Neurogenic Detrusor Overactivity (neurogenic + detrusor_overactivity)

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Selected Abstracts


Urodynamic findings in children with cerebral palsy

INTERNATIONAL JOURNAL OF UROLOGY, Issue 8 2005
M IHSAN KARAMAN
Abstract Aim: More than one-third of children with cerebral palsy are expected to present with dysfunctional voiding symptoms. The voiding dysfunction symptoms of the cerebral palsy patients in the present study were documented. Methods: Of the study group, 16 were girls and 20 were boys (mean age: 8.2 years). Children with cerebral palsy were evaluated with urodynamics consisting of flow rate, filling and voiding cystometry, and electromyography findings of the external urethral sphincter to determine lower urinary tract functions. Treatment protocols were based on the urodynamic findings. Anticholinergic agents to reduce uninhibited contractions and to increase bladder capacity were used as a treatment. Clean intermittent catheterization and behavioral modification were used for incomplete emptying. Results: Of the children, 24 (66.6%) were found to have dysfunctional voiding symptoms. Daytime urinary incontinence (47.2%) and difficulty urinating (44.4%) were the most common symptoms. Urodynamic findings showed that neurogenic detrusor overactivity (involuntary contractions during bladder filling) with a low bladder capacity was present in 17 (47.2%) children, whereas detrusor,sphincter dyssynergia was present in four patients (11%). The mean bladder capacity of patients with a neurogenic bladder was 52.2% of the expected capacity. Conclusions: The present study concluded that voiding dysfunction was seen in more than half of the children with cerebral palsy, which is a similar result to other published studies. We propose that a rational plan of management of these patients depends on the evaluation of the lower urinary tract dysfunction with urodynamic studies. These children benefit from earlier referral for assessment and treatment. [source]


Urodynamic effects and safety of modified intravesical oxybutynin chloride in patients with neurogenic detrusor overactivity: 3 years experience

INTERNATIONAL JOURNAL OF UROLOGY, Issue 8 2004
MOTOAKI SAITO
Abstract Background:, Intravesical oxybutynin chloride with hydroxypropylcellulose (HPC) (modified intravesical oxybutynin) has been reported to be effective for treatment of overactive bladder. We reported the short-term effects of modified intravesical oxybutynin previously. In the present article, we detail the results of a 3-year follow-up study of patients from our previous analysis and report the efficacy and side-effects of modified intravesical oxybutynin. Methods:, Modified intravesical oxybutynin (5 mg/10 mL, twice a day) was applied for more than 3 years to six neurogenic overactive detrusor patients (three men and three women, average age 53.3 years) who were not satisfied with oral anticholinergic agents or the other therapy. A cystometogram (CMG) was performed before, 1 week after and 3 years after the start of modified intravesical oxybutynin treatment. We evaluated the patient's satisfaction of this treatment after 4 weeks and again after 3 years. We compared the patients' answers before and after the therapy (excellent, good, fair, unchanged and worse). We also monitored systemic and topical side-effects in these patients during this period. Results:, CMG studies showed that two of six patients no longer exhibited uninhibited contraction 1 week after the treatment and that the cystocapacity of patients before, 1 week after and 3 years after the initial modified intravesical oxybutynin was 129.7 ± 19.4, 283.5 ± 40.4 and 286.8 ± 38.1 mL, respectively. For the evaluation of patients' satisfaction with this treatment, four patients considered the therapy excellent and one patient described it as good after both 4 weeks and after 3 years. Two patients dropped out of the study; one developed left ureteral cancer (2.25 years) and the other developed ileus (1.5 years). Dry mouth and acute cystitis were observed in both patients. Conclusion:, Modified intravesical oxybutynin is an effective and relatively safe option of therapy for overactive bladder patients. However, this therapy requires careful observation for emergent side-effects. [source]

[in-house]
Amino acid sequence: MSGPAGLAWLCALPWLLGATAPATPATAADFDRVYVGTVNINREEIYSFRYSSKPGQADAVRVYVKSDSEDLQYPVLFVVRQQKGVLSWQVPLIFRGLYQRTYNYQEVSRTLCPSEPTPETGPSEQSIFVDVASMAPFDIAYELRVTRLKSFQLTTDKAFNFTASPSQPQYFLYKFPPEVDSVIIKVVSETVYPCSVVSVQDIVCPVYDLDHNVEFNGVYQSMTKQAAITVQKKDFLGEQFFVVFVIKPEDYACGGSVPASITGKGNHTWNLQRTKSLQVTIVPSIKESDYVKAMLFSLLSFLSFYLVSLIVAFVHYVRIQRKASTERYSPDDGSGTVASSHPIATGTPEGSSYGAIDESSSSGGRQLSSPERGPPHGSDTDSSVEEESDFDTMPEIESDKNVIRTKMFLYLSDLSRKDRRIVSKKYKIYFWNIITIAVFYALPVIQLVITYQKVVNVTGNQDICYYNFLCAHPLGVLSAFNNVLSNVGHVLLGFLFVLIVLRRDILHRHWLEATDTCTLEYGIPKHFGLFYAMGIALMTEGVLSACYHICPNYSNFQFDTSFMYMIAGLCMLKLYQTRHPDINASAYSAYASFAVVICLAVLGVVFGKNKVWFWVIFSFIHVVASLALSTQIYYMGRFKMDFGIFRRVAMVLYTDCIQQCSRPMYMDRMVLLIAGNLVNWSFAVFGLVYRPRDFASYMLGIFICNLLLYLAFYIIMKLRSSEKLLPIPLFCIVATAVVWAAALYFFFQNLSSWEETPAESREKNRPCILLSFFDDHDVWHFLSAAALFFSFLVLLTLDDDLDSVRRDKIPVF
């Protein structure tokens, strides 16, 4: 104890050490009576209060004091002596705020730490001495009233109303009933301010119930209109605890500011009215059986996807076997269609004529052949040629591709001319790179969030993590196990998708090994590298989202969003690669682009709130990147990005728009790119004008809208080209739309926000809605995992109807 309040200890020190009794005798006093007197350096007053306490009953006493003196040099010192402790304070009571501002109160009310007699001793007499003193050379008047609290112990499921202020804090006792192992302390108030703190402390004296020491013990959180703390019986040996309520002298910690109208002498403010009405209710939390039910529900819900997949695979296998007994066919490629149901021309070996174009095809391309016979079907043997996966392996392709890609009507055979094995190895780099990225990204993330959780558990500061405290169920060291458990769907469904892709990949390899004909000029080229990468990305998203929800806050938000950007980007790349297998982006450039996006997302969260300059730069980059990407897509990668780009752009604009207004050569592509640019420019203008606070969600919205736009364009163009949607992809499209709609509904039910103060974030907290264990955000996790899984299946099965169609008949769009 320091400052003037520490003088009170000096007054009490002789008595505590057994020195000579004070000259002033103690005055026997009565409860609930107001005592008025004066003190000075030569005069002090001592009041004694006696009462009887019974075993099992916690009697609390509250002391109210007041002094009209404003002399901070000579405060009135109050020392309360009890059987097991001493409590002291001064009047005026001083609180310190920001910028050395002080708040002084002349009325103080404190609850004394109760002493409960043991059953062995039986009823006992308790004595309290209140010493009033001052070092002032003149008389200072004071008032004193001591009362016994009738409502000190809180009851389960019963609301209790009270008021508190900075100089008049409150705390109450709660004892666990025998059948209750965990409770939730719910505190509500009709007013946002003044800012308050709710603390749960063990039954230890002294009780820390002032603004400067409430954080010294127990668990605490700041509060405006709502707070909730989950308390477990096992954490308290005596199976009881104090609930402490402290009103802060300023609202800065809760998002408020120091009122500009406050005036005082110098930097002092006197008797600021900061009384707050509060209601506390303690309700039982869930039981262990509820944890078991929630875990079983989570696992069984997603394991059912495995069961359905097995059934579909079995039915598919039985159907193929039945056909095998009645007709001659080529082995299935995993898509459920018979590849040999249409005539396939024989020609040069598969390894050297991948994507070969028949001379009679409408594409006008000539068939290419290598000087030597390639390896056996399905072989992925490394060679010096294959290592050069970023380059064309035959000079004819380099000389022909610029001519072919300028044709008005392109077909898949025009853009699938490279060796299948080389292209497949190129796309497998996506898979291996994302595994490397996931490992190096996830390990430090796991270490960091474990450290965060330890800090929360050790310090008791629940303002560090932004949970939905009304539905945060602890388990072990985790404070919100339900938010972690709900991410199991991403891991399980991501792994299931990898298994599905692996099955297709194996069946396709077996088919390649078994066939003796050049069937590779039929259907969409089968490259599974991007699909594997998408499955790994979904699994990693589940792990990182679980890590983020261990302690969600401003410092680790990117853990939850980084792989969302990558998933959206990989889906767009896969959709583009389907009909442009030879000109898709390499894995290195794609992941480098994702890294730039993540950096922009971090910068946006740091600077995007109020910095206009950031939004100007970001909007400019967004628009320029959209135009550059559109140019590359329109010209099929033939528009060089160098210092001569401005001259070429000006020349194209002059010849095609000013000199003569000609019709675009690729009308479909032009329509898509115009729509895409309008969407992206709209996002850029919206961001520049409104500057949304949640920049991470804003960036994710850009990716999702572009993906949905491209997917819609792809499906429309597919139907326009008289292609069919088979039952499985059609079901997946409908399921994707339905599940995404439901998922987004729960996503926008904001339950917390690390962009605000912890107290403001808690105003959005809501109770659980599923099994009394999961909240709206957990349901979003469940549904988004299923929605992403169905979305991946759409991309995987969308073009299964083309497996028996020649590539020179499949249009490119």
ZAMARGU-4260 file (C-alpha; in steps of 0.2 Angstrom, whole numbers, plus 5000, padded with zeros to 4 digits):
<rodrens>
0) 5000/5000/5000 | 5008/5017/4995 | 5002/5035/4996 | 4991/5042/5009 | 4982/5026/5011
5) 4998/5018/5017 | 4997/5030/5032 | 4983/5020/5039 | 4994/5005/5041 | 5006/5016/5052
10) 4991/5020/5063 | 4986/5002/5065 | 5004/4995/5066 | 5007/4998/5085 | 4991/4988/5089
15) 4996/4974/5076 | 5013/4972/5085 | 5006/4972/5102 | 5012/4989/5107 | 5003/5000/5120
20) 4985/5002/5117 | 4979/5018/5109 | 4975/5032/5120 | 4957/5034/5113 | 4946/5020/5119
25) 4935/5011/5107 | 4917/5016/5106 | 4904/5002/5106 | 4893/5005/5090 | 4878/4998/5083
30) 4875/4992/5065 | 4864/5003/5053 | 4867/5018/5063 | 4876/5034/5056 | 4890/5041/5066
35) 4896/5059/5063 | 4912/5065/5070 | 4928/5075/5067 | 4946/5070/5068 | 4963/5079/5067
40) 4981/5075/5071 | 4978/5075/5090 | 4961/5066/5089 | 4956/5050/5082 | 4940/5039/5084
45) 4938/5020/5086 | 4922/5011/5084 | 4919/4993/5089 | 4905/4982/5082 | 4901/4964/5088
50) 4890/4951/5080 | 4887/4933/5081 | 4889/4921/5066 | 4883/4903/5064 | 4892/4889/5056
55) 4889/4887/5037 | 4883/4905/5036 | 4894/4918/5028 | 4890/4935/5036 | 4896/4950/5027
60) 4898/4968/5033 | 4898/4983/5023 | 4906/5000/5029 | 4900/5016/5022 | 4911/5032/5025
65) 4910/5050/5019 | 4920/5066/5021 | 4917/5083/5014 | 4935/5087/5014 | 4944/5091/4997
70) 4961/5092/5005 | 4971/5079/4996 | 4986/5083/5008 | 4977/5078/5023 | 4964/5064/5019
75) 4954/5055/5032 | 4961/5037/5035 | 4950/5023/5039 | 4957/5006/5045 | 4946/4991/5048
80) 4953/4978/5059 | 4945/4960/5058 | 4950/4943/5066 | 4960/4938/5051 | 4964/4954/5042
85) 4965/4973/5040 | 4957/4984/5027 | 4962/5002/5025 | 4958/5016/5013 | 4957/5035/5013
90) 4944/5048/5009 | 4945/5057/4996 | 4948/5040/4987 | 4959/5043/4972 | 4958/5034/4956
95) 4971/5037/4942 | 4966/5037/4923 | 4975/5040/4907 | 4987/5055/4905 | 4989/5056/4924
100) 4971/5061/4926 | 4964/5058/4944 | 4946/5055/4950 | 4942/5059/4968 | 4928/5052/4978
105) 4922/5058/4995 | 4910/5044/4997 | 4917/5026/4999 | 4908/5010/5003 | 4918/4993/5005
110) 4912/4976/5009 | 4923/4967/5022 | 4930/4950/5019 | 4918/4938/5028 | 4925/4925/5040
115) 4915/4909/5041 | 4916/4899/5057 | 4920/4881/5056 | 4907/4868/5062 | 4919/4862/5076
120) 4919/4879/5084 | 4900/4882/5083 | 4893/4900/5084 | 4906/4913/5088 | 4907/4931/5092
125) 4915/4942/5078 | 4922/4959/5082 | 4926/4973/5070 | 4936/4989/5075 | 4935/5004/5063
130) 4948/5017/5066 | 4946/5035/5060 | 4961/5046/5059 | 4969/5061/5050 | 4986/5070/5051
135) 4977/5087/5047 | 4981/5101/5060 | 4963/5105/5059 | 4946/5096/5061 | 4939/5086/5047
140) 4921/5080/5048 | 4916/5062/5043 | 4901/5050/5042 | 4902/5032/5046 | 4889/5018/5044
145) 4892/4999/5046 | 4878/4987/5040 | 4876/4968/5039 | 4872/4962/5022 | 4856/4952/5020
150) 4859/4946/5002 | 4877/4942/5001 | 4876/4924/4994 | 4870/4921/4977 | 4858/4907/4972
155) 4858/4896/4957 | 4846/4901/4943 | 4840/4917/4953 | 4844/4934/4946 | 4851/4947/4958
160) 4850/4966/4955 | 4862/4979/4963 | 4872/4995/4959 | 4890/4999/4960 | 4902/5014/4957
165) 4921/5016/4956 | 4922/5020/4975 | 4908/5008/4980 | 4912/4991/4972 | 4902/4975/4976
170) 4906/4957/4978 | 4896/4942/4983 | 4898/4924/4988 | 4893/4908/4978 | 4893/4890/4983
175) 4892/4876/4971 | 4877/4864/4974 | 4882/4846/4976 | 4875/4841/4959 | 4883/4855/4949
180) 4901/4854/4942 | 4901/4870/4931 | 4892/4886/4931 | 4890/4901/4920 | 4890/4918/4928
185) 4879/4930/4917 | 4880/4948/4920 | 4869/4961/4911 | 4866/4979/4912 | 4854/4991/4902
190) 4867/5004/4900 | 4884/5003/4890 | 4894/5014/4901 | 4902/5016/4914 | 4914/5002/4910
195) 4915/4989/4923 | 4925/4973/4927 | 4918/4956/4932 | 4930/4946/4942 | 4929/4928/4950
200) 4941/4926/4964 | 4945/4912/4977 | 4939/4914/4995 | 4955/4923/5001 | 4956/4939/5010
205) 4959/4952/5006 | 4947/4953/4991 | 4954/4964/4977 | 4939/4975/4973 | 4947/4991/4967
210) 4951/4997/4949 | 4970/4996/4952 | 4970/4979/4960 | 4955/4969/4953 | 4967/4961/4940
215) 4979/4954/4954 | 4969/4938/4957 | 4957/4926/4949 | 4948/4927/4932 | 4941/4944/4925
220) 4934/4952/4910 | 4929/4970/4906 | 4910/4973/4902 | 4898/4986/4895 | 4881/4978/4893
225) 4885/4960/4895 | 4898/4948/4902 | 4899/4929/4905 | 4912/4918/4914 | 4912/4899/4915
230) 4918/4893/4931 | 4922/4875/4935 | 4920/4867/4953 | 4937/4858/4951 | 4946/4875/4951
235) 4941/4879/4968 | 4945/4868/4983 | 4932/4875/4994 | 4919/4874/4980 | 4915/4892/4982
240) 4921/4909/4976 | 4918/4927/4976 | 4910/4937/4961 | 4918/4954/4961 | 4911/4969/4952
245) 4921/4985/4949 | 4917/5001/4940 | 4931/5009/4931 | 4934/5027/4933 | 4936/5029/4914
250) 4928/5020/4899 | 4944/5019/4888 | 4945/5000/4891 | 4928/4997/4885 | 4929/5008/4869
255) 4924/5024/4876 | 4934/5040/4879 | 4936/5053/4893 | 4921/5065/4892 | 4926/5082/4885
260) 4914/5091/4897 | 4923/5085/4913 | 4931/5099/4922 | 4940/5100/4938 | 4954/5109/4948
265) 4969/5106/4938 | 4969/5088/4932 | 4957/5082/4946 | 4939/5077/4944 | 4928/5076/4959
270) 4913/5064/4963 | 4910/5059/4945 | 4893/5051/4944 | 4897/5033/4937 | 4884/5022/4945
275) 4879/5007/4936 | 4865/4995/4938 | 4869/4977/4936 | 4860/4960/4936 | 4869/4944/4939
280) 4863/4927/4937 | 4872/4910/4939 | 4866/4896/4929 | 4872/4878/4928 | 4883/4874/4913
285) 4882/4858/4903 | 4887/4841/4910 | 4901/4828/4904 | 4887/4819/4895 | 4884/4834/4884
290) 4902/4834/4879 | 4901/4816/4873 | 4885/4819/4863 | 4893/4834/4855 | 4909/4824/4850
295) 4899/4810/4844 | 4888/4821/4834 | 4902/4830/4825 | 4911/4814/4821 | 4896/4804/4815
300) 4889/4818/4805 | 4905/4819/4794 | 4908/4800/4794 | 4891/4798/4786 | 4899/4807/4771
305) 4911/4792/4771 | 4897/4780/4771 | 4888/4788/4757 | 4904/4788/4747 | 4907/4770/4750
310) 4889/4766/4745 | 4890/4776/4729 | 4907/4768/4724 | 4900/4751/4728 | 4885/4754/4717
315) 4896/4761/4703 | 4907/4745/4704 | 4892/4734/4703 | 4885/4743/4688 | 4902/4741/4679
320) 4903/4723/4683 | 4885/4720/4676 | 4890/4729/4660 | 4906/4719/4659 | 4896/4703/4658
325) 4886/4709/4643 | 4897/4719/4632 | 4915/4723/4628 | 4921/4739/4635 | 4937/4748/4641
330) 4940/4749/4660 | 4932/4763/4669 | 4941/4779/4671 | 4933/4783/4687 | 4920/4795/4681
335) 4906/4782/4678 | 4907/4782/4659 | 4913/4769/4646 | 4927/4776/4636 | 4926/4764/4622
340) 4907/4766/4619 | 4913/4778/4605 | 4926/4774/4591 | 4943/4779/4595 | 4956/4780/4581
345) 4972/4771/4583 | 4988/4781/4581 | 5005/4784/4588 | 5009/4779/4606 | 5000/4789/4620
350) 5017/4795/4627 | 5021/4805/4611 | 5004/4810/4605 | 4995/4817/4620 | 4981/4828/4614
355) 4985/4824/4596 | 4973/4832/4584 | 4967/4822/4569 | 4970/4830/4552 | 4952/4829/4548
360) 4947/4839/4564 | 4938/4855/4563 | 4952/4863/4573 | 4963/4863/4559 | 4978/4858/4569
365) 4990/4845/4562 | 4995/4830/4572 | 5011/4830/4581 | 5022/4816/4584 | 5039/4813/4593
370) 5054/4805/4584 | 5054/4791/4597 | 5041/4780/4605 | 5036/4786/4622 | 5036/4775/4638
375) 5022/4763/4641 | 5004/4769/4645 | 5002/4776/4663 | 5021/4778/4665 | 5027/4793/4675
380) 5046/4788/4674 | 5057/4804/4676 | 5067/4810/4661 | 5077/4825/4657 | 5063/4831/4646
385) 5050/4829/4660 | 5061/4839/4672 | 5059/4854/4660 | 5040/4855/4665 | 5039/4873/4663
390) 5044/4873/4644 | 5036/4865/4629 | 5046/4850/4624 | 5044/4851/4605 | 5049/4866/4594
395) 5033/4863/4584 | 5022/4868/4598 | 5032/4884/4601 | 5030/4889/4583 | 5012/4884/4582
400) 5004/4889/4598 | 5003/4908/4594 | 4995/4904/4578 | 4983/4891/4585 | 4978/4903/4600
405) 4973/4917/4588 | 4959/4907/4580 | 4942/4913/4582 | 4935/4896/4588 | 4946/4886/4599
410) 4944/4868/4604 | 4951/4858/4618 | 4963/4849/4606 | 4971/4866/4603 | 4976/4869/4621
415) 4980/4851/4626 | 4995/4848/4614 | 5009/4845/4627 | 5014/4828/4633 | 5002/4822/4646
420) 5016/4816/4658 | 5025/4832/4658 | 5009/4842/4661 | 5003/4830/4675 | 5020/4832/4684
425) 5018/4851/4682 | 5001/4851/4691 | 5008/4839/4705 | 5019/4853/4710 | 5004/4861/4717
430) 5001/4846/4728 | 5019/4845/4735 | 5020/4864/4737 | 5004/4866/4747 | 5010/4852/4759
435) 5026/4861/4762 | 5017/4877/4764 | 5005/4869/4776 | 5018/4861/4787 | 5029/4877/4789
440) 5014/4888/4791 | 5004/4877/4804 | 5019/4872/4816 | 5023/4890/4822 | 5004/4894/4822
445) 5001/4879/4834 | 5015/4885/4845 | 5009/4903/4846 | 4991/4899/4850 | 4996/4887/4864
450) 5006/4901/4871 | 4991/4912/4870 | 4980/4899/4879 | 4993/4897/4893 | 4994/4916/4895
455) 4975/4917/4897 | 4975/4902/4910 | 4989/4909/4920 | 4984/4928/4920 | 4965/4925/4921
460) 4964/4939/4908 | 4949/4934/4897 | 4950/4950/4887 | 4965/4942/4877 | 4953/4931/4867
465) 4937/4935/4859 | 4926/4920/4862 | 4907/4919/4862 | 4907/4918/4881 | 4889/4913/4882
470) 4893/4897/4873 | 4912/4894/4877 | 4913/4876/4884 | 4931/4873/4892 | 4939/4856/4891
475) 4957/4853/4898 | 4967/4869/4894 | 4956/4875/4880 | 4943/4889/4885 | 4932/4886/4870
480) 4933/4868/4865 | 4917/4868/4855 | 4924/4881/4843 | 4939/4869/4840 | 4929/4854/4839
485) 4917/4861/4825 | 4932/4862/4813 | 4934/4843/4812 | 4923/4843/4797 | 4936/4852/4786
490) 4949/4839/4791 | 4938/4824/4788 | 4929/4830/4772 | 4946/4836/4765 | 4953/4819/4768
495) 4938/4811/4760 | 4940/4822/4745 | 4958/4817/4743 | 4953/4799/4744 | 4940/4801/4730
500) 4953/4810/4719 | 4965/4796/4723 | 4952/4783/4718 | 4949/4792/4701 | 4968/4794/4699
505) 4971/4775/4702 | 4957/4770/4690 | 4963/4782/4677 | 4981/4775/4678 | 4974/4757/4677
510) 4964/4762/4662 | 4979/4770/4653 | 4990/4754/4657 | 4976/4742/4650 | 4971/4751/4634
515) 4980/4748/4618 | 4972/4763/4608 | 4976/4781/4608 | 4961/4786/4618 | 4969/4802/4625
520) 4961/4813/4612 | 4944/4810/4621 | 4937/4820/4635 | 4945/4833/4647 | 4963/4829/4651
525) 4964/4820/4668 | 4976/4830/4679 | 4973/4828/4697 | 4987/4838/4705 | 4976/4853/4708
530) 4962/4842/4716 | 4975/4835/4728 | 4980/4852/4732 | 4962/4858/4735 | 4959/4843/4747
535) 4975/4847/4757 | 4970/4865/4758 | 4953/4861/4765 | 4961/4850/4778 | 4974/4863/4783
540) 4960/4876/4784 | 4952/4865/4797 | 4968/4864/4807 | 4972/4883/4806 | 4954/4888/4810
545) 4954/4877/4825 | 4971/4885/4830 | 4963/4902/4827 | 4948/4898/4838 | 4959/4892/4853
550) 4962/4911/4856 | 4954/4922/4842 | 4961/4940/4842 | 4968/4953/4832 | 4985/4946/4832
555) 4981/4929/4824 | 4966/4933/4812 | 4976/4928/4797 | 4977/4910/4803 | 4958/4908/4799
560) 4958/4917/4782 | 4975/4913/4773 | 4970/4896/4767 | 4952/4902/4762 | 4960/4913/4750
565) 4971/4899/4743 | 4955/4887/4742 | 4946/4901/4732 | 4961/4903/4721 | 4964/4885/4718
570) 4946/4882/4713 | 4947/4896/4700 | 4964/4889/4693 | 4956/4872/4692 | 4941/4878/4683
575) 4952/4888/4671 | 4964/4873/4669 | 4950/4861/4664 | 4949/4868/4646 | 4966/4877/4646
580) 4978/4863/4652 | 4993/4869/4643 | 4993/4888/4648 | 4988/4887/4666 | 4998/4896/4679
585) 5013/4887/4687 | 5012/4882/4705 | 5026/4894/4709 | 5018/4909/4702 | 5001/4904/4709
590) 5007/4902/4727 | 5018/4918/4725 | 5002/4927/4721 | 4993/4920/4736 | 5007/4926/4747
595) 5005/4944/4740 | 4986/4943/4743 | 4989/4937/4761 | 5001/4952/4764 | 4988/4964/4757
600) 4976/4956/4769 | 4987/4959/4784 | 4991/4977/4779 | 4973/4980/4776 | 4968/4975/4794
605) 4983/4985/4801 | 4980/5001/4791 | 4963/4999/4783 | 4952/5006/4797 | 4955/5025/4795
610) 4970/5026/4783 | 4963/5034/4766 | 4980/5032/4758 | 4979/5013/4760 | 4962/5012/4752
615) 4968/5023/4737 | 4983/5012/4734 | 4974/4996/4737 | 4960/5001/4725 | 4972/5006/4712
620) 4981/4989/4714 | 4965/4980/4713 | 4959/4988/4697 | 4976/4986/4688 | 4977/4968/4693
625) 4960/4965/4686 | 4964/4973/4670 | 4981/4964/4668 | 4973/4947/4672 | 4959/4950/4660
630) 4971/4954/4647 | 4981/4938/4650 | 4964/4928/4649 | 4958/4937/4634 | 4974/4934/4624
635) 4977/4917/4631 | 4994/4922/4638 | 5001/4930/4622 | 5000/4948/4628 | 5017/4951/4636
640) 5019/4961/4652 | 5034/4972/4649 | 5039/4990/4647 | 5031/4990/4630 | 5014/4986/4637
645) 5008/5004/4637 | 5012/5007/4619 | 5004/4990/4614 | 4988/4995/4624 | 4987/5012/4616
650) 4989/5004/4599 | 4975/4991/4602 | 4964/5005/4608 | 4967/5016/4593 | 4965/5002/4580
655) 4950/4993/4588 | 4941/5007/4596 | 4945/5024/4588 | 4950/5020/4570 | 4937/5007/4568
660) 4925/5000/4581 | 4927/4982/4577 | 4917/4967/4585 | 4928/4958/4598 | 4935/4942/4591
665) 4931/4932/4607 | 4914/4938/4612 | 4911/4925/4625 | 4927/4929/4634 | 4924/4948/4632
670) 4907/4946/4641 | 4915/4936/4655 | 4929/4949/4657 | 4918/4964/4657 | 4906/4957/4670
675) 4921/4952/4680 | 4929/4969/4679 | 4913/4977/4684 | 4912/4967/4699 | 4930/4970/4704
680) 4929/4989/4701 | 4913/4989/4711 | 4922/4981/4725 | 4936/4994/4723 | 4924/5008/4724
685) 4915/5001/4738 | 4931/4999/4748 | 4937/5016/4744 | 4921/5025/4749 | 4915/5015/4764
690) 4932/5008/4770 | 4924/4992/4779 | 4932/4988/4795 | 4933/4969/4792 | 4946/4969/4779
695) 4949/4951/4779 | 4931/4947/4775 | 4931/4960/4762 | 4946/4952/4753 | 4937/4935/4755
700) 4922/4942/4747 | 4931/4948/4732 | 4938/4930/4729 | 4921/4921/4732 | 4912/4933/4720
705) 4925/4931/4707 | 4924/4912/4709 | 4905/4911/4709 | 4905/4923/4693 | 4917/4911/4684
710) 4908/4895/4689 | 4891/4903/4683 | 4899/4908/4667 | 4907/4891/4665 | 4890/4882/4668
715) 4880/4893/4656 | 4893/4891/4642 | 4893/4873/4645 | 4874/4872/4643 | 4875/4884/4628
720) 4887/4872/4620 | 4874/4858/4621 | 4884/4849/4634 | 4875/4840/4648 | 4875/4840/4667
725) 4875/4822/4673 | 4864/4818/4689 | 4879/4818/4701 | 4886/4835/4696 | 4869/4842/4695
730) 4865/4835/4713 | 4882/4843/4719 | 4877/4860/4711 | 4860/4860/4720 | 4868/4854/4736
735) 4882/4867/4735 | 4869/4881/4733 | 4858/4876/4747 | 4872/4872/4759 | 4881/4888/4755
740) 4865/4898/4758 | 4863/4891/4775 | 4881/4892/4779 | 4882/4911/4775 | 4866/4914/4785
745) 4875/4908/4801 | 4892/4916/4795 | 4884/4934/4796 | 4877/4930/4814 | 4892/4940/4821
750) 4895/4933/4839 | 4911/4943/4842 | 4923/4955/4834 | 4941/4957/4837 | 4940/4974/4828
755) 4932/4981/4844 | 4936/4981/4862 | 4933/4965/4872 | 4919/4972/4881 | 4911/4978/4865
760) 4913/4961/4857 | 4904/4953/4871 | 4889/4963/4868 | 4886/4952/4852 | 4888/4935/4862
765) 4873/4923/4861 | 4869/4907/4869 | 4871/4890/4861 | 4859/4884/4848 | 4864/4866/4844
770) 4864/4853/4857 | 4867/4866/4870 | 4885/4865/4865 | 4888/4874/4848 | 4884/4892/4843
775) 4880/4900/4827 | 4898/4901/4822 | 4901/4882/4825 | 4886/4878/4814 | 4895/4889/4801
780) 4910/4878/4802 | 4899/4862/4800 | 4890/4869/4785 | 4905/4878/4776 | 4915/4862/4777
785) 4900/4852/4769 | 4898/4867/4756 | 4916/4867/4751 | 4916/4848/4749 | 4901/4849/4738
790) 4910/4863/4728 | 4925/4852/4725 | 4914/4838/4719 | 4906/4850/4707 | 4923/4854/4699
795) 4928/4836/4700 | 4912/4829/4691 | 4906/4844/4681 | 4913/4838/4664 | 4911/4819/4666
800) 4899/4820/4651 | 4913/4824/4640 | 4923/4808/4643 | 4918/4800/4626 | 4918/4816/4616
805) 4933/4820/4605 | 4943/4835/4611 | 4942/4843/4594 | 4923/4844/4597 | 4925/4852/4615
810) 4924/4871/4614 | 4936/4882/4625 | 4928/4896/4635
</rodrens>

Acute urodynamic effects of percutaneous posterior tibial nerve stimulation on neurogenic detrusor overactivity in patients with Parkinson's disease,

NEUROUROLOGY AND URODYNAMICS, Issue 1 2009
Sibel Canbaz Kabay
Abstract Aims Lower urinary tract dysfunction is often occurs in patients with Parkinson's disease (PD), that is primarily induced by neurogenic detrusor overactivity (NDO) and negatively effect the quality of the patient's life. The aim of this study is to evaluate the acute effects of posterior tibial nerve stimulation (PTNS) on the urodynamic findings in the PD patients with NDO. Methods Thirty-two patients with PD (19 [59.3%] men and 13 [40.6%] women) with NDO were included in the study. Mean age of the patients was 64.2,±,8.7 years (range 44,78). Urodynamic studies before and during PTNS were performed. Electrical stimulation was applied unilaterally from the medial malleolus and posterior to the edge of the tibia by using charge-compensated 200 µsec pulses with a pulse rate of 20 Hz. Mean first involuntary detrusor (1st IDCV) contractions and means maximum cystometric capacity (MCC) before and during PTNS was compared. Results Mean 1st IDCV on standard cystometry was 145.2,±,41.1 (55,265) ml, while it was 244.7,±,51.7 (145,390) ml during PTNS. MCC on standard cystometry was 204.8,±,40.5 (115,320) ml, while it was 301.2,±,51.5 (230,395) ml during stimulation. Mean 1st IDC and mean MCC were significantly improved during PTNS. Conclusions These results have demonstrated the objective acute effect of PTNS on urodynamic parameters. PTNS is acutely effective to suppress detrusor overactivity in PD patients. Neurourol. Urodynam. 28:62,67, 2009. © 2008 Wiley-Liss, Inc. [source]


Electrical stimulation of sacral dermatomes in multiple sclerosis patients with neurogenic detrusor overactivity,

NEUROUROLOGY AND URODYNAMICS, Issue 4 2007
M.V. Fjorback
Abstract Aims Transcutaneous electrical stimulation of the dorsal penile/clitoral nerve (DPN) has been shown to suppress detrusor contractions in patients with neurogenic detrusor overactivity (NDO). However, the long-term use of surface electrodes in the genital region may not be well tolerated and may introduce hygienic challenges. The aim of this study was to assess whether electrical stimulation of the sacral dermatomes could suppress detrusor contractions in multiple sclerosis (MS) patients with NDO, hereby providing an alternative to DPN stimulation. Materials and Methods A total of 14 MS patients (8 M, 6 F) with low bladder capacity (<300 ml) and a recent urodynamic study showing detrusor overactivity incontinence participated in the study. Three successive slow fill cystometries (16 ml/min) were carried out in each patient. The first filling served as control filling where no stimulation was applied. In the second and third filling electrical stimulation of either the DPN or sacral dermatomes was applied automatically whenever the detrusor pressure exceeded 10 cmH2O. Results The control filling showed detrusor overactivity in 12 of the 14 patients. In 10 of the 12 patients one or more detrusor contractions could be suppressed with DPN stimulation. Electrical stimulation of the sacral dermatomes failed to suppress detrusor contractions in all patients. Conclusions Although therapeutic effects may be present from stimulation of the sacral dermatomes, we were unable to demonstrate any acute effects during urodynamics. For this reason stimulation of the sacral dermatomes is not an option in a system that relies on the acute suppression of a detrusor contraction. Neurourol. Urodynam. 26:525,530, 2007. © 2007 Wiley-Liss, Inc. [source]